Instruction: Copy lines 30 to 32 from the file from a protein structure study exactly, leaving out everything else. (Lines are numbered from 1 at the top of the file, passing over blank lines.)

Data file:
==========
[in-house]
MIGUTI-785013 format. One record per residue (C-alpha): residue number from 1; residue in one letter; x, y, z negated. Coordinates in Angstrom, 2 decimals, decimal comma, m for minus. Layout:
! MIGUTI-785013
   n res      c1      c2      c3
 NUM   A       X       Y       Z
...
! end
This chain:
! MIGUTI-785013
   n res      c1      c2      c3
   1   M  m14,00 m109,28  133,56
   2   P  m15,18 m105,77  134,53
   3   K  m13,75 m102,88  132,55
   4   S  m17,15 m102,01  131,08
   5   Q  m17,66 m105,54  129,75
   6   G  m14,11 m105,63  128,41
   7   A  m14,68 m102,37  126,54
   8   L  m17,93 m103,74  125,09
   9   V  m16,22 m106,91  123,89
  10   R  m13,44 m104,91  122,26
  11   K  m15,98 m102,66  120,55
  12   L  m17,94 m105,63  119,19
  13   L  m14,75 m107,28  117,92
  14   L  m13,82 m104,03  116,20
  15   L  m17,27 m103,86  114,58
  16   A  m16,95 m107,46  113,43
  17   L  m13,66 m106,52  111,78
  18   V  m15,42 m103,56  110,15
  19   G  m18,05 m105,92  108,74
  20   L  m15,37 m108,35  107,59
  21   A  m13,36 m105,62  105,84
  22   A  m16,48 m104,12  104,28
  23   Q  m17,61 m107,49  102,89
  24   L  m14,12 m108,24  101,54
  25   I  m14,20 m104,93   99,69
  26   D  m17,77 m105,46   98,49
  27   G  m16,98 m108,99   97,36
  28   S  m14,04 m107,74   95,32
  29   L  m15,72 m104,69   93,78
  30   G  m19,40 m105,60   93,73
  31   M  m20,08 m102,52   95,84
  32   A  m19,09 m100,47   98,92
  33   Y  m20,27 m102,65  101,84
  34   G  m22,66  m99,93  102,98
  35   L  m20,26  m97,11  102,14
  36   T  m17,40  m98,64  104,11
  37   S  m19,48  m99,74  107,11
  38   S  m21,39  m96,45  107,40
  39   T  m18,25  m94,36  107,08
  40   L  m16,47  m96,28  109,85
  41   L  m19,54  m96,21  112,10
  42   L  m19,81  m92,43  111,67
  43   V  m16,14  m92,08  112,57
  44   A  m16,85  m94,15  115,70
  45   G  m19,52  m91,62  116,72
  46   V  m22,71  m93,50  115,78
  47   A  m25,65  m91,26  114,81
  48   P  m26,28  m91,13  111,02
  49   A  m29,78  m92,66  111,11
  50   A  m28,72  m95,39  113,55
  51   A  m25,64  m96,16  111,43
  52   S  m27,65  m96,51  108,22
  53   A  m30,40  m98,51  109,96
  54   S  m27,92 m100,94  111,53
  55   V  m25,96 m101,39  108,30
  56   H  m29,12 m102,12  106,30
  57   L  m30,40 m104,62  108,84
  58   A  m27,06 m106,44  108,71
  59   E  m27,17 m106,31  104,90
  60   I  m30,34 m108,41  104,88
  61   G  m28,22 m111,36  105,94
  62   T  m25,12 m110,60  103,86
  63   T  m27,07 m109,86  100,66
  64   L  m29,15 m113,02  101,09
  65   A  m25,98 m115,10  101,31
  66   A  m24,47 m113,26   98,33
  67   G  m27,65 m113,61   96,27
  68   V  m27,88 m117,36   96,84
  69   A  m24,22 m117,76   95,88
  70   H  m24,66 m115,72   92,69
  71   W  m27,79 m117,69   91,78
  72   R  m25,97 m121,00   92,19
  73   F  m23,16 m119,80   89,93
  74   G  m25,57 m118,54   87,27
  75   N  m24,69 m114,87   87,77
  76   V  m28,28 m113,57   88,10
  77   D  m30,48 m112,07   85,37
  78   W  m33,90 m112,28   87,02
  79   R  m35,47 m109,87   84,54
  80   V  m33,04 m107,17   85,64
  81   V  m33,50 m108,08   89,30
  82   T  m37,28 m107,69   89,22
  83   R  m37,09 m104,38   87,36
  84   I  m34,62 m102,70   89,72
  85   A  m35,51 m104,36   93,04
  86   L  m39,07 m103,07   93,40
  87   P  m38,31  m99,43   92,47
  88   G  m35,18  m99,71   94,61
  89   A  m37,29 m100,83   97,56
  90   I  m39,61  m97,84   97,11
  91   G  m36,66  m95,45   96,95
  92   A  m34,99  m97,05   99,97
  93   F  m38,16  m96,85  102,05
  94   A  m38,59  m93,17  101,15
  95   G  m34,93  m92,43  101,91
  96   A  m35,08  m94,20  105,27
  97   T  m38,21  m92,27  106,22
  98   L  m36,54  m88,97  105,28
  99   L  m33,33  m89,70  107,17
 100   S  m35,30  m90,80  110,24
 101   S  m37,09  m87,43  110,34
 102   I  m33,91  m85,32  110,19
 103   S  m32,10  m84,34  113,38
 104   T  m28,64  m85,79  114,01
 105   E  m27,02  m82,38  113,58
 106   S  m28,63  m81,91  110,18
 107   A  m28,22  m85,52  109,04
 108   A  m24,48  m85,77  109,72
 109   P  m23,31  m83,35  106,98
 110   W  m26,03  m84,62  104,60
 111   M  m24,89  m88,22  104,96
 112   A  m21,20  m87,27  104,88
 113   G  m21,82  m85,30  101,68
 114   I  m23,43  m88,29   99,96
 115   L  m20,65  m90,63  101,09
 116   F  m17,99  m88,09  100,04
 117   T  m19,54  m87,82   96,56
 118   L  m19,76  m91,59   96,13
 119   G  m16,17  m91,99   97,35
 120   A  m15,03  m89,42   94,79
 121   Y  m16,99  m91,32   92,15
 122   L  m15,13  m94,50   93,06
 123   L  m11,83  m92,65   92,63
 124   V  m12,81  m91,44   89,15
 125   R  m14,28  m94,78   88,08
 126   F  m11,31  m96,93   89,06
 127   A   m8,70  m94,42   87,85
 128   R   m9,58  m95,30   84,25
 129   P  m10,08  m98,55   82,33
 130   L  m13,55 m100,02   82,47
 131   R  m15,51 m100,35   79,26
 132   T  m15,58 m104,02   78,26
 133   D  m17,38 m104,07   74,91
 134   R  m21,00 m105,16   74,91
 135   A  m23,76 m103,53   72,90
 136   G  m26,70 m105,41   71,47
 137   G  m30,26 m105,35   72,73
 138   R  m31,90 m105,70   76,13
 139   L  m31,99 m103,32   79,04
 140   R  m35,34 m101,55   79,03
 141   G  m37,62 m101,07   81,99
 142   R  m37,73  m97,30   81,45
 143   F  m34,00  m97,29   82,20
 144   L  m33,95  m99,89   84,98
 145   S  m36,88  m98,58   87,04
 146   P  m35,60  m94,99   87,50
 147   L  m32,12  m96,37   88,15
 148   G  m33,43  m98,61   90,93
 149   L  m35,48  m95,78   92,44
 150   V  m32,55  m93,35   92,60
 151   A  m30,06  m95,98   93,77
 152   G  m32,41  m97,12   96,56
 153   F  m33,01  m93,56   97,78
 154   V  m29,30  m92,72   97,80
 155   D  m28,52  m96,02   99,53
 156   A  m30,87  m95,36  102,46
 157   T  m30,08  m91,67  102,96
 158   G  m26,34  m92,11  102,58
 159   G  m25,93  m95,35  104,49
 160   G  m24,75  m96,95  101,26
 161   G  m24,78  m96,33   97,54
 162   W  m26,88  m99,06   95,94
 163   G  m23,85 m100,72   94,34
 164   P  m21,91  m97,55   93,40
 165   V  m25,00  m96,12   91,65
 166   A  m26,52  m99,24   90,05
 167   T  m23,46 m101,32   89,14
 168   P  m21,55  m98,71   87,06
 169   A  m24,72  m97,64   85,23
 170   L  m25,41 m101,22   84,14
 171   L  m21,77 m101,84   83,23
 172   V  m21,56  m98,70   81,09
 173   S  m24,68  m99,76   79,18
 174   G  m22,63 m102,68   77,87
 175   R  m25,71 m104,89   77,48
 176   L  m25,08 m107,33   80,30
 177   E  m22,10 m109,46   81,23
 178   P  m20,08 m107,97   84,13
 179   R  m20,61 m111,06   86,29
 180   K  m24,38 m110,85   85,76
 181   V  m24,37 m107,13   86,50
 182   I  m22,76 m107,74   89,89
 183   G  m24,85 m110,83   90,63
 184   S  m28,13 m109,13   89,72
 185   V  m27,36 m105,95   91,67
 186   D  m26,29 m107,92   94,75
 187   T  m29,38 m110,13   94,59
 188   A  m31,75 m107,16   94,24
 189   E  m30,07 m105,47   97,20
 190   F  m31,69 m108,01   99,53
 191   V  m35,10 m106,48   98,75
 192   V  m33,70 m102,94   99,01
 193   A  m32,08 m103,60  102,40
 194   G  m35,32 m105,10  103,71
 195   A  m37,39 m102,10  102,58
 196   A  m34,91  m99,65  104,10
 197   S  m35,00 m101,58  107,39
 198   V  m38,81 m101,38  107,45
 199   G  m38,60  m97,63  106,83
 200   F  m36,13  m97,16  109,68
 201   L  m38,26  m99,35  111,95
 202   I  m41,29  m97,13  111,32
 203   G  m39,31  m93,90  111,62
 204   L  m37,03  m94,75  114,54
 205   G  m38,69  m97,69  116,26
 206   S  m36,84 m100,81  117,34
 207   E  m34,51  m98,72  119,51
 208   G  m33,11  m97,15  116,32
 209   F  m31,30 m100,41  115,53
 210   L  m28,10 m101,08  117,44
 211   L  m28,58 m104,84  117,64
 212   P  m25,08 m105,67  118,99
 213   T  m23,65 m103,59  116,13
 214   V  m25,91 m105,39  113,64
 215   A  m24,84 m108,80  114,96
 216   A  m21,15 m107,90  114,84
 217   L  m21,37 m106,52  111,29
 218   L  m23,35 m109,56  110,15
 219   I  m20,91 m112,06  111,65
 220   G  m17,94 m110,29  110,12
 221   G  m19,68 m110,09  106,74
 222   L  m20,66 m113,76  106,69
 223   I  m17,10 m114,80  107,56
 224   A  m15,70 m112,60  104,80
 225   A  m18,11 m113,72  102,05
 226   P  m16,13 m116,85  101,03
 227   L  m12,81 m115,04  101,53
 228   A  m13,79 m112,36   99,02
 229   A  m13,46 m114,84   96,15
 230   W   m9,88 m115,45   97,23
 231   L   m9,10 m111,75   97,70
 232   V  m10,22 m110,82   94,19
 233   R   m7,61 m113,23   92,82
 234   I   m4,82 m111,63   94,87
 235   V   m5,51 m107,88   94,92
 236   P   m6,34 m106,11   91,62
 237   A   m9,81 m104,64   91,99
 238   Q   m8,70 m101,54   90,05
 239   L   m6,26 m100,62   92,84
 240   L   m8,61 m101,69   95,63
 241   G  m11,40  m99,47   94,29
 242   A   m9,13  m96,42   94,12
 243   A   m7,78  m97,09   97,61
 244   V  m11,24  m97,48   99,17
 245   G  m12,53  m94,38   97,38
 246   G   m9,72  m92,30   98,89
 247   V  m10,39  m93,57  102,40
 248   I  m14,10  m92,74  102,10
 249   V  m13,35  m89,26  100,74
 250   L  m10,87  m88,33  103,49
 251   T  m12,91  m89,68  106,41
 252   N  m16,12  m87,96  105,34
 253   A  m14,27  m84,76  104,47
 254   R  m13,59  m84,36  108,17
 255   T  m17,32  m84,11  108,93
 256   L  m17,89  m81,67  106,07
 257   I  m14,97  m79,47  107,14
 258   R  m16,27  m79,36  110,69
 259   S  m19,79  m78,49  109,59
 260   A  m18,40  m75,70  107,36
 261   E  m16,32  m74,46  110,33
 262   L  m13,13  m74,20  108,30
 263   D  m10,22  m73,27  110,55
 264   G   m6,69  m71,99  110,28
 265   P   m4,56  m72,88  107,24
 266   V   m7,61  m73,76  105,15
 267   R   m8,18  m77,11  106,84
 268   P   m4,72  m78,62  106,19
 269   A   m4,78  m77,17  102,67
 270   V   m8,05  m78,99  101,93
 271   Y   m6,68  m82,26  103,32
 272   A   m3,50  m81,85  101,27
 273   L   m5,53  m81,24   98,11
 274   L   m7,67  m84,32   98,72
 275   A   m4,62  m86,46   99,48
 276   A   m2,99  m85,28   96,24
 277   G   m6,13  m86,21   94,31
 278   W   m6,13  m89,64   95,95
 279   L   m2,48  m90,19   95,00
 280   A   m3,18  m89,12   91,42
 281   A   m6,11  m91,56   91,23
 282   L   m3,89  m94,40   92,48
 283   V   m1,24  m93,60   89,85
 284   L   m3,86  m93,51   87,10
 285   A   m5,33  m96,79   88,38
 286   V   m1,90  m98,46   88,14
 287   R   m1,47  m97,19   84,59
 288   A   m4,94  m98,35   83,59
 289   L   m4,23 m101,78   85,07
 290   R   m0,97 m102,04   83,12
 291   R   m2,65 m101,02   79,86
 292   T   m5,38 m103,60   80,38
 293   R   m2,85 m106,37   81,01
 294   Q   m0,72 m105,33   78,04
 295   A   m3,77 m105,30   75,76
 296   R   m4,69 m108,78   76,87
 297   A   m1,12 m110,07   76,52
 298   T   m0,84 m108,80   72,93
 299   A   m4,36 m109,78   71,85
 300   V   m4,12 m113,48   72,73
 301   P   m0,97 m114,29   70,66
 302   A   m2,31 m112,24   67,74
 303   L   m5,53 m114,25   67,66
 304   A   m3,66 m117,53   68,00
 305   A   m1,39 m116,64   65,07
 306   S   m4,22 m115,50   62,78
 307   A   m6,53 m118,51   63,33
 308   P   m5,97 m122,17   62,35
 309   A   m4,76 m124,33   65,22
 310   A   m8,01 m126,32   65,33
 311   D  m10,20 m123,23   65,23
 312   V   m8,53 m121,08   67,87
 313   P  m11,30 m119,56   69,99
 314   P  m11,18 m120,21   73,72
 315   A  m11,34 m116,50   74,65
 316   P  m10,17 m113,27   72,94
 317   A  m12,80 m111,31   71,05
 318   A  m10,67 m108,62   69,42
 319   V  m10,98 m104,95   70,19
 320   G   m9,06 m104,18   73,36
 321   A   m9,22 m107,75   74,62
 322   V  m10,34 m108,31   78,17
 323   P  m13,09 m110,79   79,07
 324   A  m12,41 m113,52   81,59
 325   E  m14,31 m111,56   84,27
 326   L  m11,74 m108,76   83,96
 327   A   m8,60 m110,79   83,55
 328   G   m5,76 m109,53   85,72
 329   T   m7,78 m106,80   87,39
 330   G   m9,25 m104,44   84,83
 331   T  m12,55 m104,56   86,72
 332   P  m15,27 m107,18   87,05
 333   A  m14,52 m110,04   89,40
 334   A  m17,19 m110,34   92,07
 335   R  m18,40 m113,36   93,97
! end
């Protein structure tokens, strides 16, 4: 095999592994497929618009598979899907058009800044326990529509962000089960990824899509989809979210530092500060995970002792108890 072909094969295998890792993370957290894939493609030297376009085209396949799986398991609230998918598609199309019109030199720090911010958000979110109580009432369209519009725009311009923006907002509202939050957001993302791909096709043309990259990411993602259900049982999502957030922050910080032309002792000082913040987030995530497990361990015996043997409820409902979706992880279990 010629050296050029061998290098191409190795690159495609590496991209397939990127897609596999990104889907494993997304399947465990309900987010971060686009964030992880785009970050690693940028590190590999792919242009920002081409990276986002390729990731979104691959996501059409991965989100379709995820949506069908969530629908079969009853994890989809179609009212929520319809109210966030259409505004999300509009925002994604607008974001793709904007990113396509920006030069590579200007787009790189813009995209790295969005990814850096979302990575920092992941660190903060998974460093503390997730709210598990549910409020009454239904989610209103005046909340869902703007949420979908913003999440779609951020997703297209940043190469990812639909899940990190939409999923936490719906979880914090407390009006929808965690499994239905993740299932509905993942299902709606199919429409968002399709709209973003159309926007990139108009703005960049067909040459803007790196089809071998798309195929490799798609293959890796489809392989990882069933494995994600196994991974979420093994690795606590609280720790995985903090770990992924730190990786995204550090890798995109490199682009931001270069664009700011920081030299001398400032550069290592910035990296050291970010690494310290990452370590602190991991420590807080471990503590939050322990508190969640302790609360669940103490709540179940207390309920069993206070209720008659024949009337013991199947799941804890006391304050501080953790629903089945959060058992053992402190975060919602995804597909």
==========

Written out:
  20   L  m15,37 m108,35  107,59
  21   A  m13,36 m105,62  105,84
  22   A  m16,48 m104,12  104,28